June 21, 2021 is the longest day of the year in most time zones in the Northern Hemisphere. Here are Some facts you might not know about the June solstice:
1. In the Northern Hemisphere, where it is the longest day of the year in terms of daylight, the June solstice is also called the summer solstice. In the Southern Hemisphere, on the other hand, it is the shortest day of the year and is known as the winter solstice. 2. First Solstice of the Year Solstices happen twice a year - in June and December. The June solstice happens around June 21, when the Sun is directly overhead the Tropic of Cancer. The December solstice takes place around December 21. On this day, the Sun is precisely over the Tropic of Capricorn. 3. When the Sun Seems to Stand Still Solstice comes from the Latin words sol, meaning Sun and sistere, meaning to come to a stop or stand still. On the day of the June solstice, the Sun reaches its northernmost position, as seen from the Earth. At that moment, its zenith does not move north or south as during most other days of the year, but it stands still at the Tropic of Cancer. It then reverses its direction and starts moving south again. The opposite happens during the December solstice. Then, the Sun reaches its southernmost position in the sky - Tropic of Capricorn - stands still, and then reverses its direction towards the north.
4. It's the First Day of Summer... Astronomers and scientists use the date of the June solstice to mark the beginning of summer in the Northern Hemisphere and winter in the Southern Hemisphere. For meteorologists, on the other hand, summer began almost three weeks ago, on June 1. 5. The Earliest Sunrise of the Year Doesn't Happen on This Day Even though the June solstice is the longest day of the year in the Northern Hemisphere, most places do not see the earliest sunrise of the year on this day. The earliest sunrise happens a few days before, and the latest sunset takes place a few days after, the June solstice. Sunrise and Sunset timings in your city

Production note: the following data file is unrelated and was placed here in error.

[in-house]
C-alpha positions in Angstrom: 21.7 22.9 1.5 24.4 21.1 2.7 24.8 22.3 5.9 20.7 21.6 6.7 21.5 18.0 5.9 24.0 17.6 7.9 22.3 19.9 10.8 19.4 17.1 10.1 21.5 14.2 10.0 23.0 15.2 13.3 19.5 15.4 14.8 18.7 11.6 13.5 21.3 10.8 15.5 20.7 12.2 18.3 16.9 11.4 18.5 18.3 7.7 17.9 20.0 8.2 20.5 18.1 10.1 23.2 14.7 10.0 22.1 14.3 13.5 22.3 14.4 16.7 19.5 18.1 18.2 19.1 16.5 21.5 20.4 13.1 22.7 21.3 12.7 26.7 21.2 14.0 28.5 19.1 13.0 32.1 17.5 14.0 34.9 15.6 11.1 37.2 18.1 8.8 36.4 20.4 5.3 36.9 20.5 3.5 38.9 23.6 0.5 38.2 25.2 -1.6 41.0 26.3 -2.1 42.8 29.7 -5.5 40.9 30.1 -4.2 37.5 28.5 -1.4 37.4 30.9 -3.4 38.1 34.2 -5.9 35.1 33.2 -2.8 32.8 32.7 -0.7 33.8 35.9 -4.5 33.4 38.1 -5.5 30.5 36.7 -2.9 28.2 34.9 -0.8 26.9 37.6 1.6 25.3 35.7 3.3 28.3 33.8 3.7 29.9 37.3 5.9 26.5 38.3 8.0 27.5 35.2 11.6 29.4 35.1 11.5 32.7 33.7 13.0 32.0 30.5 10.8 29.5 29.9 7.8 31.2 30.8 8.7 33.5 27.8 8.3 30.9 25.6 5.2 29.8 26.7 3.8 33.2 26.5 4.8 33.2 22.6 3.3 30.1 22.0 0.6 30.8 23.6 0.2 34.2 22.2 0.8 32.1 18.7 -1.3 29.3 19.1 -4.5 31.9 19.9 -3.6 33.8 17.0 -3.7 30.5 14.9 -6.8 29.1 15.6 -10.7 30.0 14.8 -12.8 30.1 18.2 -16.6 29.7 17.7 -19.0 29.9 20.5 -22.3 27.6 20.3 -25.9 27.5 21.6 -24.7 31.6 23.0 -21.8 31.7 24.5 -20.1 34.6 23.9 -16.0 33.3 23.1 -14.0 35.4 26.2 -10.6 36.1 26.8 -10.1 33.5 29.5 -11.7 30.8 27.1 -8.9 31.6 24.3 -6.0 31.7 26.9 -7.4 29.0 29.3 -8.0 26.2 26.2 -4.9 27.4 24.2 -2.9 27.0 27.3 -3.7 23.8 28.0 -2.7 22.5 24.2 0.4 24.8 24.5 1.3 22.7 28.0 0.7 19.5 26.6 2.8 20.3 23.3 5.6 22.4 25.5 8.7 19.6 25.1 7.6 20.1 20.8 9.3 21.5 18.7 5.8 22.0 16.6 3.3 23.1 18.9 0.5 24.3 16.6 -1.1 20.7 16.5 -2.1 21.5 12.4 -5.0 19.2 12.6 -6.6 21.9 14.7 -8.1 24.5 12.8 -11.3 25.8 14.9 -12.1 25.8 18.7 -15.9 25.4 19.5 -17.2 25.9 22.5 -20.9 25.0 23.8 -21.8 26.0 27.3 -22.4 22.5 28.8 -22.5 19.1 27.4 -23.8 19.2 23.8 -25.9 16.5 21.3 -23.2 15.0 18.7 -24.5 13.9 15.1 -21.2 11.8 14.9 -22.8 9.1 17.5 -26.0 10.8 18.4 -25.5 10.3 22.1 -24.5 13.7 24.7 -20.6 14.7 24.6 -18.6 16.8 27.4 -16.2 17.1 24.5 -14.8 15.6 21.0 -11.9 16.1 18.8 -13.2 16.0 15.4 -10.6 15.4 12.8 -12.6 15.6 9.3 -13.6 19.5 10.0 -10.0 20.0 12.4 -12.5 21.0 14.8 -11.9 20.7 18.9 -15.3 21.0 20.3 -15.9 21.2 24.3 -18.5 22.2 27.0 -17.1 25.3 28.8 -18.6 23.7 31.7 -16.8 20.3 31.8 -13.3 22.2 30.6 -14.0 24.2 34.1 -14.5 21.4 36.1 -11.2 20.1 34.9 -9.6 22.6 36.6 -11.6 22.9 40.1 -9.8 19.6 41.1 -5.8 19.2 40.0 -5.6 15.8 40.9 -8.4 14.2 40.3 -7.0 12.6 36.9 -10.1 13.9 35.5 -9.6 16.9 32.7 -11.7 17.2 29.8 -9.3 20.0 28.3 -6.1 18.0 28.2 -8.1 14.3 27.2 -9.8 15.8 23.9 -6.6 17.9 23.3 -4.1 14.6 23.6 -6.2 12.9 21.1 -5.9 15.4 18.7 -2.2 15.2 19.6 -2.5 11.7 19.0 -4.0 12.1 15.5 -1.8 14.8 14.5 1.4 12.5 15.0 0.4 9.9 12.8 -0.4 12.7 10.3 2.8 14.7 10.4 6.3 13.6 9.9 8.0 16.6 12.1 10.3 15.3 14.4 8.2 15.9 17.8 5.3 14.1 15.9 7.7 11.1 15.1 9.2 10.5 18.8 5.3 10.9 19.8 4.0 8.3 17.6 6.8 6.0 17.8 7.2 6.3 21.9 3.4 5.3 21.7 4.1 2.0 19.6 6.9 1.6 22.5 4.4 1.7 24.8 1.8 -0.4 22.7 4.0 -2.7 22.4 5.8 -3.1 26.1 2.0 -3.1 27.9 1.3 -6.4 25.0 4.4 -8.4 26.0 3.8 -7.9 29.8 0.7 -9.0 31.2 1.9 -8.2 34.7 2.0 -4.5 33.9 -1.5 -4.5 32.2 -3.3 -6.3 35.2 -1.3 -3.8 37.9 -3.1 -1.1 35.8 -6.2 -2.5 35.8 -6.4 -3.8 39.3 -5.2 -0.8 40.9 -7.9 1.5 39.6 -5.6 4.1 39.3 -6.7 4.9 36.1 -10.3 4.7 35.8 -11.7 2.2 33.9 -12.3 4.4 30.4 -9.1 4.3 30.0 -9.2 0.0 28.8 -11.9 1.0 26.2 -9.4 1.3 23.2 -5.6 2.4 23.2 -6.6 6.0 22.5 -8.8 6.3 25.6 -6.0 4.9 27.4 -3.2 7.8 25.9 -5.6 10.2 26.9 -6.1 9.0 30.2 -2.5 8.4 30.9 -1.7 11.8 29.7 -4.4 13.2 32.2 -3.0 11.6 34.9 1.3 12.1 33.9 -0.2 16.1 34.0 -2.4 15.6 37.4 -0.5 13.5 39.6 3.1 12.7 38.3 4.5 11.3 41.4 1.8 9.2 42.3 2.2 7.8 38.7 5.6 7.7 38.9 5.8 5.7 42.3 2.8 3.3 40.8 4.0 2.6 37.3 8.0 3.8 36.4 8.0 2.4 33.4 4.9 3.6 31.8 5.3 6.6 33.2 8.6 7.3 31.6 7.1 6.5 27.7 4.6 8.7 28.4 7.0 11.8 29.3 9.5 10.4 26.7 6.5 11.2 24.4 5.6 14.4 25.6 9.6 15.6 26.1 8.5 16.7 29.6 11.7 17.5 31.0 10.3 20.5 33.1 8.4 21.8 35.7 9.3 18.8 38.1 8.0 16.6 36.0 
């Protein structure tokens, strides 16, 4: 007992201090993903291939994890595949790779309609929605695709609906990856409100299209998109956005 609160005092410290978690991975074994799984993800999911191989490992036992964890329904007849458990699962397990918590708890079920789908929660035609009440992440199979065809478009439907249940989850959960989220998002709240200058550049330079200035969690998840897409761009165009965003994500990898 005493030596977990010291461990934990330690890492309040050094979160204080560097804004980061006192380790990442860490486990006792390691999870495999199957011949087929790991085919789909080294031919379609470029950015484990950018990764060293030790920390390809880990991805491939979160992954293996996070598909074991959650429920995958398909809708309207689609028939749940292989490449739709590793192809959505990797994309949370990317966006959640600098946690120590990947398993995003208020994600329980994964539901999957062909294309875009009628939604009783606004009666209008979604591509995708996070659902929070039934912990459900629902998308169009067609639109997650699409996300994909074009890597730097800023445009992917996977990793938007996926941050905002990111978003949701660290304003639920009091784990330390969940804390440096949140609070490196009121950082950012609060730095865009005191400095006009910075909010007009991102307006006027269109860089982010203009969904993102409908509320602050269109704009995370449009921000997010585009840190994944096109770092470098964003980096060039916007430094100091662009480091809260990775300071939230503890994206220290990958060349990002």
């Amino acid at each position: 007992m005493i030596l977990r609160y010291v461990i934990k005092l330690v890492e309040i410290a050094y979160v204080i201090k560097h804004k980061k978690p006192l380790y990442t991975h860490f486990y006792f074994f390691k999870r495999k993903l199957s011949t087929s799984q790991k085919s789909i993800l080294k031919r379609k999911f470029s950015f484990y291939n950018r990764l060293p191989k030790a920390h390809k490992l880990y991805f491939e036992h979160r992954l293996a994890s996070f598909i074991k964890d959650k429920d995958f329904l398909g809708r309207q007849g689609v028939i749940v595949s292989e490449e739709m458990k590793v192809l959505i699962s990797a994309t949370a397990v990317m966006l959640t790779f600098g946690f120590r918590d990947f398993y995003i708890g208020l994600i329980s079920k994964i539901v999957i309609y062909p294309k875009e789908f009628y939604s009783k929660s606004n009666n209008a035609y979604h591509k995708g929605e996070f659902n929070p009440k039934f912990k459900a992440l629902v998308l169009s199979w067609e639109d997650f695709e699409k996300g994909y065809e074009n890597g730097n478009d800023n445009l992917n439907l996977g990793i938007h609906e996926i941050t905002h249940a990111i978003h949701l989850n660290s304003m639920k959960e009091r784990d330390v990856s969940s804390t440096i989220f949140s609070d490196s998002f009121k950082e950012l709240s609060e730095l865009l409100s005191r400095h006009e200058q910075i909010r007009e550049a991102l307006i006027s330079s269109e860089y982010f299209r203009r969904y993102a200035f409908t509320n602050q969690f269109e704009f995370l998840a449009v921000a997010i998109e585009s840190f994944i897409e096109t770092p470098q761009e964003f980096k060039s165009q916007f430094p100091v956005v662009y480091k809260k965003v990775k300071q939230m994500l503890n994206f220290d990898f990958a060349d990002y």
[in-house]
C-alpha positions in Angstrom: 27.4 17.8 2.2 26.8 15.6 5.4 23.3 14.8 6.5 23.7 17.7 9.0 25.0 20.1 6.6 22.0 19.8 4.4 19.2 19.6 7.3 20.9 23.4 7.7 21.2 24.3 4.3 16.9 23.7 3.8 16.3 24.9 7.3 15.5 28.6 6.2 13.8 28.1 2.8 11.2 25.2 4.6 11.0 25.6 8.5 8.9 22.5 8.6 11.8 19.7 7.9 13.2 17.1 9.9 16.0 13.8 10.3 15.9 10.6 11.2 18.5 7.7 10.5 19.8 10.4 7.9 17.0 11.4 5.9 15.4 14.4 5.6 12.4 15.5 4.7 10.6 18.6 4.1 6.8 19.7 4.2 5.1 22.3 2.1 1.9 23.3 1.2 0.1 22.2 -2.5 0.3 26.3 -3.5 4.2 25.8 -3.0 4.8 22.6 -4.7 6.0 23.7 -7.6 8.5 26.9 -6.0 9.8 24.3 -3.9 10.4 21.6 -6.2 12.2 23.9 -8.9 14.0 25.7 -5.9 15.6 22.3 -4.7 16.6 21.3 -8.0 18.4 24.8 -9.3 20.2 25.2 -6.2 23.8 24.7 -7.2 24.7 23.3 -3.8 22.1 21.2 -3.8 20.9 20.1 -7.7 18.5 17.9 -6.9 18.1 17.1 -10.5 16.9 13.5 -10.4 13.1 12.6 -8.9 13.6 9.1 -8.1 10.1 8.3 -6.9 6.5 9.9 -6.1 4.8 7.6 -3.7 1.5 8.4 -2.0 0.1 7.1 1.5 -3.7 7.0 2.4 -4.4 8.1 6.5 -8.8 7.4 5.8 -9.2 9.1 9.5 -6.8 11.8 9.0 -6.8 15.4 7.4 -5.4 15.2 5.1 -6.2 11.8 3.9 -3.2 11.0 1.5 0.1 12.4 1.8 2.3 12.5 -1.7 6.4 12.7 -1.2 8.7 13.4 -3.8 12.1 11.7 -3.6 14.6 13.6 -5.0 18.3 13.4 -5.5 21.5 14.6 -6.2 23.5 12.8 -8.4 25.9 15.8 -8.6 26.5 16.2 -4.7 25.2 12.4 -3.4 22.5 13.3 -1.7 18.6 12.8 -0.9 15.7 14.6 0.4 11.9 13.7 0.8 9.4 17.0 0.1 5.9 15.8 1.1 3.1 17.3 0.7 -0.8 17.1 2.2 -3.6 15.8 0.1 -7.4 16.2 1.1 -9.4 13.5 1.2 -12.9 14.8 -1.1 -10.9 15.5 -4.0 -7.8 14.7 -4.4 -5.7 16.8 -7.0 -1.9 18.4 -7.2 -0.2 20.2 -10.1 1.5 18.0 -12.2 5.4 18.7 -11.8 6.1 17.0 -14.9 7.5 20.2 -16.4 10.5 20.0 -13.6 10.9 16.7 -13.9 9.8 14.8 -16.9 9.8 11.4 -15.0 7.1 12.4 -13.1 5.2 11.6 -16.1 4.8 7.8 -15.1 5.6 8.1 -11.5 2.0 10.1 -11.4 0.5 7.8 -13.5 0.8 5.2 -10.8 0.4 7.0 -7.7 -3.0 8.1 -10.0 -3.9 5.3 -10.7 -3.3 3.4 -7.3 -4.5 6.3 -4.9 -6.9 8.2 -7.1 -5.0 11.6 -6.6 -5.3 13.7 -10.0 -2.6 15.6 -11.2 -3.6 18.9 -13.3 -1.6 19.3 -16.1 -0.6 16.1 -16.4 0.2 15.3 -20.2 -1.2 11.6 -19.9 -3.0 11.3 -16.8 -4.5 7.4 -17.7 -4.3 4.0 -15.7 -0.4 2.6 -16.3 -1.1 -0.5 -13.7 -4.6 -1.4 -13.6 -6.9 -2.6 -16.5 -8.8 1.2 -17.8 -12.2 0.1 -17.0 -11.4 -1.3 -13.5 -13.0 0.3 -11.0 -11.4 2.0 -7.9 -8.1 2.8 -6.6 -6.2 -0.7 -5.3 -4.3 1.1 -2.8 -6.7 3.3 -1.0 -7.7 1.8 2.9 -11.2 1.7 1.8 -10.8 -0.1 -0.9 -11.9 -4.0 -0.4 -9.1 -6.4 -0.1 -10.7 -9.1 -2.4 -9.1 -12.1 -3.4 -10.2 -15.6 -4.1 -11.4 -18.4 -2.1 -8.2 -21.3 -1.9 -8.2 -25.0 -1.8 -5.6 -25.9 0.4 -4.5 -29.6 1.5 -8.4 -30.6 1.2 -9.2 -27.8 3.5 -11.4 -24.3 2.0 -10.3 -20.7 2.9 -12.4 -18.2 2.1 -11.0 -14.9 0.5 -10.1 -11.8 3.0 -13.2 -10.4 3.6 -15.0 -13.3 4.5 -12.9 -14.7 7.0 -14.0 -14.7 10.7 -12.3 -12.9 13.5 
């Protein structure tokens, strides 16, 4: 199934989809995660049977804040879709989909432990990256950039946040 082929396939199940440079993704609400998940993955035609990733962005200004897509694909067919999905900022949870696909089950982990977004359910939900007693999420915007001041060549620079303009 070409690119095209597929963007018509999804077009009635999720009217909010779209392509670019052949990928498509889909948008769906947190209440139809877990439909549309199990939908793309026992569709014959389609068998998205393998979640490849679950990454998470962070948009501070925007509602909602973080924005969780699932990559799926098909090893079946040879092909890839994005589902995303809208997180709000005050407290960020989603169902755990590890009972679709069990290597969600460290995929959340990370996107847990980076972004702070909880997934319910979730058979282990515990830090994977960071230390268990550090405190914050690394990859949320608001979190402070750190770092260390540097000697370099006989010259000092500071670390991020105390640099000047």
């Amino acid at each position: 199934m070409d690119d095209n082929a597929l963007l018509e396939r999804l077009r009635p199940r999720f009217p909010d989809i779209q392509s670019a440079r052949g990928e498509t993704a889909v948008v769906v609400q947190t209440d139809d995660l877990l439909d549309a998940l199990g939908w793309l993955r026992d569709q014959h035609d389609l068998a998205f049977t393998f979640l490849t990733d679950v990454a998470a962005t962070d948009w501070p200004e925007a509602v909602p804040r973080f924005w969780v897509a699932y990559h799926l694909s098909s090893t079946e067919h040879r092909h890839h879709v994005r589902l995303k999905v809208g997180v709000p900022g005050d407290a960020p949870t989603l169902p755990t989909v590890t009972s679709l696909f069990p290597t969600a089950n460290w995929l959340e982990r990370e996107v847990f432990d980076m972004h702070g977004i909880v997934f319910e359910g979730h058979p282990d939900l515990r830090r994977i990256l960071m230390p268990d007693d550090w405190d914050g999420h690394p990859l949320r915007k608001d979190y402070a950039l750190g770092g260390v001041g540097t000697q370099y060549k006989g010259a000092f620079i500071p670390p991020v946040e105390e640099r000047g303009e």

My wish for all of you today is that you are happy and will have fun this summer. The word FUN- conjures up so much in me. I have a hard time having fun. I was ten, eleven years old, when my friend invited me to go to the Beatles movie-HEL. My twin sister wanted to go so but wasn’t able to because my friend’s mother said no. SO while I was watching the movie, eating popcorn, and having fun, my sister got into a bad bike accident. When I came home, I saw her with a bandage on her mouth. She lost her two front teeth and had her upper lip sutured. Unconsciously, I blamed myself- for a long time.
Being an adult child of an alcoholic also contributes to this, and if we suffered childhood trauma. I think we have a hard time having fun. We take ourselves too seriously. We can’t help it. I couldn’t be carefree as a child; something wrong always happened.
Glennon Doyle, the author of Untamed (https://untamedbook.com), has a podcast where she talks about having a hard time having fun. It’s a good listen: (On Apple Podcasts)
Once I recognized my pattern of feeling guilty for having fun (years of therapy helped), I’ve been getting better at having fun and not feeling guilty about it. I want to sign up for golf lessons this summer, and I want to go kayaking, walk on the beach and be carefree. I am safe now. I have nothing to feel guilty about, and I will try to have a ton of fun this summer. I hope you do too.
We deserve it!!